Westerville City Council has decided to move forward with plans to renovate First Responders Park.

The city has planned a $1 million expansion of the park at 374 W. Main St. to include expanding the park's space into the parking lot and changing the shape to include two memorial walls.

The main impetus for the new park would be to incorporate a memorial for Westerville Division of Police officers Eric Joering and Anthony Morelli, who died in the line of duty while responding to a call Feb. 10. Their names would be placed next to that of David Theisen, a Westerville firefighter who died in 1998 while battling a fire in Crooksville.

Currently, the two focal points of the park are a sculpture called "The Crossing," which was commissioned in memory of Theisen in 2011, and a section of steel known as "C-40" from the north tower of the World Trade Center that fell during the 9/11 terrorist attacks on New York City in 2001.

The two pieces stand side by side. In the new plan, they would be separated, leading some -- including Tom Ullom, a retired firefighter who led the efforts to create the park in 2011, to question the necessity of the changes.

The Westerville chapters of both the International Association of Fire Fighters and the Fraternal Order of Police pledged support for the new plans.

Council on Sept. 4 instructed staff members to "continue with the planning based on the current version" of the plan, according to city spokeswoman Christa Dickey.

"We can now continue with the development of the plan," she said. "When we're ready to go out to bid and those kinds of things, we'll follow the traditional process."

Ullom and others spoke against the changes at the Sept. 4 meeting, but Randy Auler, Westerville's parks and recreation director, said his department had heard hundreds of comments on the matter, and felt they were "overwhelmingly" in support of the changes.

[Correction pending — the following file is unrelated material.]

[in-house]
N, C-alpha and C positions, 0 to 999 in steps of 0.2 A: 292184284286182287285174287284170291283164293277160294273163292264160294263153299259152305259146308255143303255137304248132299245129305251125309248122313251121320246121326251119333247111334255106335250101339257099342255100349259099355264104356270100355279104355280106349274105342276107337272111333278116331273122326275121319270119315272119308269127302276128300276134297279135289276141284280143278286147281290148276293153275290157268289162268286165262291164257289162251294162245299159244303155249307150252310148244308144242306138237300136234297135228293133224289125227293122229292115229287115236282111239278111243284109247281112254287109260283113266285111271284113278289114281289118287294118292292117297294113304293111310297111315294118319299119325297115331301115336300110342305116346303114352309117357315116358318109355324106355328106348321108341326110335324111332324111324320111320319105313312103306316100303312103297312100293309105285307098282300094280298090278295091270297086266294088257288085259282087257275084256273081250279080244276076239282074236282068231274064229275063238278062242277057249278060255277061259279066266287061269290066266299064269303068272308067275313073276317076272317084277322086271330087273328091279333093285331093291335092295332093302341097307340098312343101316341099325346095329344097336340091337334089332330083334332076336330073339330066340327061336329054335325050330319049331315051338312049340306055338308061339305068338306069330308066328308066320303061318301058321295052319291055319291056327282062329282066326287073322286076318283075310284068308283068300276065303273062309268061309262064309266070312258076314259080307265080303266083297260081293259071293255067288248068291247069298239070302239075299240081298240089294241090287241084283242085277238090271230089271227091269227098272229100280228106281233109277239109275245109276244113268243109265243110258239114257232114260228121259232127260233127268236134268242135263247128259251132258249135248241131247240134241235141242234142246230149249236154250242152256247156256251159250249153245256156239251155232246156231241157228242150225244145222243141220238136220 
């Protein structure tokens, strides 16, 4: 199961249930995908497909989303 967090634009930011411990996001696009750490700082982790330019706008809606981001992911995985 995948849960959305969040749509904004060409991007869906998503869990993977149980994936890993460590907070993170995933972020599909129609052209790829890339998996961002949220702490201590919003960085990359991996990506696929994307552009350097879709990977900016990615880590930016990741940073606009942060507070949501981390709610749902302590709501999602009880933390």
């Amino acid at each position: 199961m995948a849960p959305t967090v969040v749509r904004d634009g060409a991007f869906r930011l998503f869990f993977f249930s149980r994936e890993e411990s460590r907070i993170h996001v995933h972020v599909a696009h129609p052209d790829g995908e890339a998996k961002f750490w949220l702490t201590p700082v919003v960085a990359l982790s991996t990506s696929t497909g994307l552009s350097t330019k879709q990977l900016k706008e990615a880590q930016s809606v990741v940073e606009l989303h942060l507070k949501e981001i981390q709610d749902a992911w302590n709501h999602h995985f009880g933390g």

"We feel confident saying 85 to 90 percent of the people we've heard from or spoken with believe that the park, as presented, is the right direction to go," Auler said.

Mayor Craig Treneff said the topic was a "tough issue" because so many "feel strongly about it and very emotional about it."

But while he had sympathy for those who didn't want the park changed, he said, he felt the new memorial was fitting.

"I don't think anyone here is taking lightly the concerns expressed here tonight or (in comments)," he said. "What drives this is Feb. 10, at least in my mind.

"We need a fitting memorial for what happened in this city. And it's broader than just Tony and Eric. It's a fitting memorial for all first responders, which I don't think can be accomplished in the context of the existing park with minimal or no changes," he said.

Dickey said city staff members will work through funding details and the bidding process for the required work. She said it's uncertain when the topic will return to council but said Sept. 11, 2019, is the overarching goal for completion.

"The ultimate deadline is to have the park in place and finished by next Sept. 11, in terms of that memorial observance," she said.

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